WHO Approves the World’s First Malaria Vaccine, Mosquirix

Mosquirix is the first vaccine developed to prevent contracting malaria, but its 30% effectiveness rate is far from perfect.

The World Health Organization is recommending a malaria vaccine in children who live in sub-Saharan Africa and other regions with malaria transmission. 

Mosquirix is the first vaccine developed to prevent contracting malaria.

When used with other measures meant to help stop the spread of malaria, such as bed nets with insecticide, the vaccine has the potential to save “tens of thousands of young lives each year,” said WHO Director-General Dr Tedros Adhanom Ghebreyesus on Wednesday.

The recommendation came after two independent advisory bodies – the Strategic Advisory Group of Experts on Immunization and the Malaria Policy Advisory Group – considered the available evidence on RTS,S, including what has been learned from the ongoing pilot program in Ghana, Kenya, and Malawi have administered more than 2.3 million doses of RTS,S through routine immunization services.

GlaxoSmithKline developed the vaccine with support from the Bill & Melinda Gates Foundation. Gavi, the Vaccine Alliance; the Global Fund to Fight AIDS, Tuberculosis and Malaria; and Unitaid funded the pilot program. 

PATH, a global nonprofit dedicated to ending health inequity, said RTS,S would be a cost-effective addition to the suite of currently available malaria interventions.

 “Additionally, this work has shown the vaccine could have considerable public health impact, averting approximately one death for every 220 children vaccinated with a minimum of three doses in areas of moderate to high malaria transmission,” said Dr Ashley Birkett, Director of PATH’s Malaria Vaccine Initiative.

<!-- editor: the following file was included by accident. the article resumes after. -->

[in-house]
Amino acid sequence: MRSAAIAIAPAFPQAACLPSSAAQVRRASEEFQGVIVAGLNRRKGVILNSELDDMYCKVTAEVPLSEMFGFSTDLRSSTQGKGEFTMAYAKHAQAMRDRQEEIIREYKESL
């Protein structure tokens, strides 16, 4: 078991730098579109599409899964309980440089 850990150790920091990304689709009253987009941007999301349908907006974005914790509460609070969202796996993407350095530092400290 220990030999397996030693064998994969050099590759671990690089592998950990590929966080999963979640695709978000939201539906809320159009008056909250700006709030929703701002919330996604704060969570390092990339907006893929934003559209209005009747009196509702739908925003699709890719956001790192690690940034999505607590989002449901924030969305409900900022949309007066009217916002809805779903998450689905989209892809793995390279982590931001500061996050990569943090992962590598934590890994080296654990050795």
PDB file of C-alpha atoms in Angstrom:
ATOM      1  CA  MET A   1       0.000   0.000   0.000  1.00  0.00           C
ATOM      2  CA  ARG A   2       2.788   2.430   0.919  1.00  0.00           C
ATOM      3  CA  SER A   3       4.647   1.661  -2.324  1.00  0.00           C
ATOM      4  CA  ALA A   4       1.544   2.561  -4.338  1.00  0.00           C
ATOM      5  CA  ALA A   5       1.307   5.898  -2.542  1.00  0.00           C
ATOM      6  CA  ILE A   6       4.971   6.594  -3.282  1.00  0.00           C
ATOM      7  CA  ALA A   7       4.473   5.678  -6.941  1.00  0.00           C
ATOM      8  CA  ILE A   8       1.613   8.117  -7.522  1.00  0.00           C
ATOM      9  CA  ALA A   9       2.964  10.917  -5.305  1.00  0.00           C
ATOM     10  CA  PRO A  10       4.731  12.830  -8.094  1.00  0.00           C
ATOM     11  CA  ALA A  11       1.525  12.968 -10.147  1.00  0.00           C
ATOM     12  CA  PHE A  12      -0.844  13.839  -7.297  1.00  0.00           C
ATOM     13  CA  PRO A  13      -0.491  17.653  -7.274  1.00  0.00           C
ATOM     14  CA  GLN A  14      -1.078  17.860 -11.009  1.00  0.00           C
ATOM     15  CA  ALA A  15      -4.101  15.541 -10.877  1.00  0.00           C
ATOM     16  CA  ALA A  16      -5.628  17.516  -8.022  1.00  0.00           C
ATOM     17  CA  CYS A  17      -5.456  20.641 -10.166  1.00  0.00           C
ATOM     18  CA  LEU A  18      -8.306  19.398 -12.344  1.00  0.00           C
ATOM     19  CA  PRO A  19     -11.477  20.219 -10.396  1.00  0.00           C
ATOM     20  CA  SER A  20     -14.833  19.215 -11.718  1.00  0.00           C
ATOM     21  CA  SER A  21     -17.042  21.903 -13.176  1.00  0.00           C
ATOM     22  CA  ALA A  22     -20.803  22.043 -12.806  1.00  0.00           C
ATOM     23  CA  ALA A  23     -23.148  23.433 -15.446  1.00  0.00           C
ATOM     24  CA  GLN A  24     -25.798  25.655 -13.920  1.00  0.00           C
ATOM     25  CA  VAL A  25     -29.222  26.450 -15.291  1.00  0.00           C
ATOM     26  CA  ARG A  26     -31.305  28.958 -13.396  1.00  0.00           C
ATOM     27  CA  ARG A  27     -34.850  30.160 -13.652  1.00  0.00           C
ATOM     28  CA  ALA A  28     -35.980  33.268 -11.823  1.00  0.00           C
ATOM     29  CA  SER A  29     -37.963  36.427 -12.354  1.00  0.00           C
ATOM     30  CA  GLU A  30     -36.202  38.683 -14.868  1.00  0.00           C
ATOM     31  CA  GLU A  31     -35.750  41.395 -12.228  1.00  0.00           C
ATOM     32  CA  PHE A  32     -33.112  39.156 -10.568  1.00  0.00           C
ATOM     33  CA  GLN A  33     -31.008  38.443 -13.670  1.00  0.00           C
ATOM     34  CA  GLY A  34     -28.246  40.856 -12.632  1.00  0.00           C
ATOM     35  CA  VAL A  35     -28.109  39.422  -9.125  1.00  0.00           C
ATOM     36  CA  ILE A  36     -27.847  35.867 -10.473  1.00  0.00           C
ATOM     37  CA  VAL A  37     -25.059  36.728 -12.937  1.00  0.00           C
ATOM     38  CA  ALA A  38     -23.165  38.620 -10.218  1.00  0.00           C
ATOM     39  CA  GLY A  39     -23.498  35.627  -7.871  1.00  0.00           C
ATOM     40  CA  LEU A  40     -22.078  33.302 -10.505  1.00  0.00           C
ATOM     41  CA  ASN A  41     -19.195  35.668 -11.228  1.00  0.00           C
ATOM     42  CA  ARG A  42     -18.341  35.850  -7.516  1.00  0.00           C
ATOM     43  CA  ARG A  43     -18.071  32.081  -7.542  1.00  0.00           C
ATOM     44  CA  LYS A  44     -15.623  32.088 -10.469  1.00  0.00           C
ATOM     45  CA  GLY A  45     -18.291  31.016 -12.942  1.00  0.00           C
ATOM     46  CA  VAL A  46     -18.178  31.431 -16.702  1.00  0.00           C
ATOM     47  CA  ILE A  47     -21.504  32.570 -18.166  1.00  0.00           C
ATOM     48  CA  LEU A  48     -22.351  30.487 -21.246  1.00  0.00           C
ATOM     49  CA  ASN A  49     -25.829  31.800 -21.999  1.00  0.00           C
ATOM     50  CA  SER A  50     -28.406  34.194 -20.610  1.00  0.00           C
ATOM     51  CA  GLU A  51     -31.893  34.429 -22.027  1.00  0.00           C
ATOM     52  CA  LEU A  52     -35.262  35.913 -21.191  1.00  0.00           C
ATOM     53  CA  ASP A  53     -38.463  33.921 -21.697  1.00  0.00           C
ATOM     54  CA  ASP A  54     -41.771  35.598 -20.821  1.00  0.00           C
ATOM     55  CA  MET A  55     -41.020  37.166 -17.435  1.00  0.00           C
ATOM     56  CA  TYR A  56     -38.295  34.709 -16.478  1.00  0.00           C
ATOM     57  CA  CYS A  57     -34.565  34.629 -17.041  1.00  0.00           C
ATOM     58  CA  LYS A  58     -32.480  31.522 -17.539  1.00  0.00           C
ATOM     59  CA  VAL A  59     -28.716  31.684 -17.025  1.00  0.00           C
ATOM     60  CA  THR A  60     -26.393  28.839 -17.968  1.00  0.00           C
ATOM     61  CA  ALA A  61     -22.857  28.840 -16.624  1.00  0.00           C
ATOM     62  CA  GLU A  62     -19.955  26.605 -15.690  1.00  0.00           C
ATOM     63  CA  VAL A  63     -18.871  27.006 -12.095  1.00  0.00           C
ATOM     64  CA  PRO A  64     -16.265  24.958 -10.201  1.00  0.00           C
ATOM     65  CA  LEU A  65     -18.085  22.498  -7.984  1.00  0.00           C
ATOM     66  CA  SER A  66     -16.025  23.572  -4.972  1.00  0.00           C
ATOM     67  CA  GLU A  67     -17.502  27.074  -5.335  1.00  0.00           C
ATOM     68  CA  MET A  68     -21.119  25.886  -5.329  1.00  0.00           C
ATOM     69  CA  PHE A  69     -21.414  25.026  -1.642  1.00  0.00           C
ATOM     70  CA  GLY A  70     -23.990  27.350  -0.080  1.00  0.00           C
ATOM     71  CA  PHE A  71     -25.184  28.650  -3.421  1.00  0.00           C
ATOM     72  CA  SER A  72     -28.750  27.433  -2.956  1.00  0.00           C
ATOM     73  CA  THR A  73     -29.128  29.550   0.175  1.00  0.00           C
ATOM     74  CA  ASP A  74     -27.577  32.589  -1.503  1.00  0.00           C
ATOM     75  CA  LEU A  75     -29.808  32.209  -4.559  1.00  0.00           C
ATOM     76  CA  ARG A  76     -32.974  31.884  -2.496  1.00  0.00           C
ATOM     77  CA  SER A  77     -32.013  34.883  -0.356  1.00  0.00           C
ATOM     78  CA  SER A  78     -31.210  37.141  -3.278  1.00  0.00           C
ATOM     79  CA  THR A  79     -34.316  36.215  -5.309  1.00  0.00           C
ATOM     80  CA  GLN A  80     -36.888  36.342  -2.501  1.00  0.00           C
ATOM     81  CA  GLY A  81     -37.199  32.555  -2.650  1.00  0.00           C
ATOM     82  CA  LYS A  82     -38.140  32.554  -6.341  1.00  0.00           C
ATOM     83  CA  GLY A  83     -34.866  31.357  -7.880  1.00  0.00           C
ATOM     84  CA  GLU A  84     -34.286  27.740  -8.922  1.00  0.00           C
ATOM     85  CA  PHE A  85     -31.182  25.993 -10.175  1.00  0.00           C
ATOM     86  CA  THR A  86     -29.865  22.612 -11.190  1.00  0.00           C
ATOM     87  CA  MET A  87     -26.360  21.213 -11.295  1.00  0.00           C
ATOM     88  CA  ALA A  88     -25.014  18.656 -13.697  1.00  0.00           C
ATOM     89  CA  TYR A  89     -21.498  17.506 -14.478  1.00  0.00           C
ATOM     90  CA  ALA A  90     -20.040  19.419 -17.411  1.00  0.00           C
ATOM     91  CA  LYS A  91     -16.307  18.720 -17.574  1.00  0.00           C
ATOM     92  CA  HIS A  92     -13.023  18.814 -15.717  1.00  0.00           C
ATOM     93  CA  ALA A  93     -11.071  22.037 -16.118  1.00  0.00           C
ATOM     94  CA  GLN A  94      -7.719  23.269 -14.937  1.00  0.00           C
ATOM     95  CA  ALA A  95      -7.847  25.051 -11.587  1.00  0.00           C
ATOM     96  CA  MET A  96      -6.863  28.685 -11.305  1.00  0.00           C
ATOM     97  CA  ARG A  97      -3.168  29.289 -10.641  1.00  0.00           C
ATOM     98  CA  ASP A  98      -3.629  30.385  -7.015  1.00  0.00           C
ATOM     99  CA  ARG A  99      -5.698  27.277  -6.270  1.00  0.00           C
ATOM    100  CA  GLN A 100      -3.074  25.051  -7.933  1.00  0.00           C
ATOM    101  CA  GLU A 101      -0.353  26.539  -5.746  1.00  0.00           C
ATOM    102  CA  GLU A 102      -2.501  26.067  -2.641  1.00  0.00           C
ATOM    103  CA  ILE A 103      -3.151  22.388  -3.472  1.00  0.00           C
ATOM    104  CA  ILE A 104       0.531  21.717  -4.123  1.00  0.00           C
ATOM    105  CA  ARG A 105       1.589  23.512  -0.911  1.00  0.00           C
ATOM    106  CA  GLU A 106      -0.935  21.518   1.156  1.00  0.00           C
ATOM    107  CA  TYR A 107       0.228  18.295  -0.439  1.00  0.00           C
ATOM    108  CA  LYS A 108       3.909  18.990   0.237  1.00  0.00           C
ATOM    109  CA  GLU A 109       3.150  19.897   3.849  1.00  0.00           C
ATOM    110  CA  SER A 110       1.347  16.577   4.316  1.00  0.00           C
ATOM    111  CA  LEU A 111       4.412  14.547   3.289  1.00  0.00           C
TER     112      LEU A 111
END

“It is gratifying to know that a malaria vaccine developed specifically for African children could soon be more widely available,” said Dr. Nanthalile Mugala, PATH’s Chief of the Africa Region. “This is especially true now when progress in combatting malaria has stalled in parts of the Africa region and children remain at increased risk of dying from the disease.”

According to the WHO, more than 260,000 African children under the age of 5 die annually from mosquito-borne illness.

“Today’s recommendation offers a glimmer of hope for the continent which shoulders the heaviest burden of the disease,” Dr. Matshidiso Moeti, WHO regional director for Africa, said in a statement. “And we expect many more African children to be protected from malaria and grow into healthy adults.”

The malaria parasite infects healthy red blood cells, where it reproduces. The P. falciparum parasite generates a family of molecules, known as PfEMP1, that are inserted into the surface of the infected red blood cells.


The cells become sticky and adhere to the walls of blood vessels in tissues such as the brain. This prevents the cells from being flushed through the spleen, where the parasites would be destroyed by the body’s immune system, but also restricts blood supply to vital organs.

Symptoms can differ greatly between young and older children depending on previous exposure to the parasite. In young children, the disease can be extremely serious and potentially fatal if untreated; older children and adults who have grown up in endemic areas are resistant to severe malaria but rarely develop the ability to rid their bodies of the parasite.

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